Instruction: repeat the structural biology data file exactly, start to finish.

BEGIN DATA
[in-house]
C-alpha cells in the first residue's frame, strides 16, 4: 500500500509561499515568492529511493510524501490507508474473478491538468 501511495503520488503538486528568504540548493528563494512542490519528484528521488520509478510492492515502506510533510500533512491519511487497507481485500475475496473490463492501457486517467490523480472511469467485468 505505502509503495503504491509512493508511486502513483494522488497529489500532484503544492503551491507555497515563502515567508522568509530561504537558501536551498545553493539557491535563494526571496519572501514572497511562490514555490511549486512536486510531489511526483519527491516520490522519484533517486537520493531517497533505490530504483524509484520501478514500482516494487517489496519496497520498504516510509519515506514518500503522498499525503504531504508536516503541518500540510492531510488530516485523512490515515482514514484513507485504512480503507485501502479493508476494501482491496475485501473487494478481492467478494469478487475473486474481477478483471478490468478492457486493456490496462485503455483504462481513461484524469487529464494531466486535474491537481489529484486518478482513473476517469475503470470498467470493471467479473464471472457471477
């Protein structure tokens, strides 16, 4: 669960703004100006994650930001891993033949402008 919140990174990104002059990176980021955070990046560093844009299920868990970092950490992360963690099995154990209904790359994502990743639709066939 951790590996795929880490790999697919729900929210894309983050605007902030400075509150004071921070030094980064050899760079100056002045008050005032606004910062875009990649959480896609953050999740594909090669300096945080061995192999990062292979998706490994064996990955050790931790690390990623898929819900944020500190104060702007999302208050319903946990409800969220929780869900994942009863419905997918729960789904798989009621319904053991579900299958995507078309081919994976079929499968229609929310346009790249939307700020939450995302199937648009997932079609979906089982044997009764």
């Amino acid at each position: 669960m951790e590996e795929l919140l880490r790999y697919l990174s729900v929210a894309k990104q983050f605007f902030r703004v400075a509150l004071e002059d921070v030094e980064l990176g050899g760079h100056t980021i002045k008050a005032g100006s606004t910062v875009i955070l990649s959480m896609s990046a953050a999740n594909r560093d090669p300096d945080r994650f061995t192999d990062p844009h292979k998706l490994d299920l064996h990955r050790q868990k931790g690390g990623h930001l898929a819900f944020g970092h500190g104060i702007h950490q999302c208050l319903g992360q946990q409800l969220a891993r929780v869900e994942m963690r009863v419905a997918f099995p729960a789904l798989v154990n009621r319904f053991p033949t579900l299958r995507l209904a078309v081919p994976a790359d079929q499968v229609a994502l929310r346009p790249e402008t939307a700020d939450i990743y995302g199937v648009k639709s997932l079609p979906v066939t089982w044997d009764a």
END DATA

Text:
[in-house]
C-alpha cells in the first residue's frame, strides 16, 4: 500500500509561499515568492529511493510524501490507508474473478491538468 501511495503520488503538486528568504540548493528563494512542490519528484528521488520509478510492492515502506510533510500533512491519511487497507481485500475475496473490463492501457486517467490523480472511469467485468 505505502509503495503504491509512493508511486502513483494522488497529489500532484503544492503551491507555497515563502515567508522568509530561504537558501536551498545553493539557491535563494526571496519572501514572497511562490514555490511549486512536486510531489511526483519527491516520490522519484533517486537520493531517497533505490530504483524509484520501478514500482516494487517489496519496497520498504516510509519515506514518500503522498499525503504531504508536516503541518500540510492531510488530516485523512490515515482514514484513507485504512480503507485501502479493508476494501482491496475485501473487494478481492467478494469478487475473486474481477478483471478490468478492457486493456490496462485503455483504462481513461484524469487529464494531466486535474491537481489529484486518478482513473476517469475503470470498467470493471467479473464471472457471477
């Protein structure tokens, strides 16, 4: 669960703004100006994650930001891993033949402008 919140990174990104002059990176980021955070990046560093844009299920868990970092950490992360963690099995154990209904790359994502990743639709066939 951790590996795929880490790999697919729900929210894309983050605007902030400075509150004071921070030094980064050899760079100056002045008050005032606004910062875009990649959480896609953050999740594909090669300096945080061995192999990062292979998706490994064996990955050790931790690390990623898929819900944020500190104060702007999302208050319903946990409800969220929780869900994942009863419905997918729960789904798989009621319904053991579900299958995507078309081919994976079929499968229609929310346009790249939307700020939450995302199937648009997932079609979906089982044997009764």
């Amino acid at each position: 669960m951790e590996e795929l919140l880490r790999y697919l990174s729900v929210a894309k990104q983050f605007f902030r703004v400075a509150l004071e002059d921070v030094e980064l990176g050899g760079h100056t980021i002045k008050a005032g100006s606004t910062v875009i955070l990649s959480m896609s990046a953050a999740n594909r560093d090669p300096d945080r994650f061995t192999d990062p844009h292979k998706l490994d299920l064996h990955r050790q868990k931790g690390g990623h930001l898929a819900f944020g970092h500190g104060i702007h950490q999302c208050l319903g992360q946990q409800l969220a891993r929780v869900e994942m963690r009863v419905a997918f099995p729960a789904l798989v154990n009621r319904f053991p033949t579900l299958r995507l209904a078309v081919p994976a790359d079929q499968v229609a994502l929310r346009p790249e402008t939307a700020d939450i990743y995302g199937v648009k639709s997932l079609p979906v066939t089982w044997d009764a």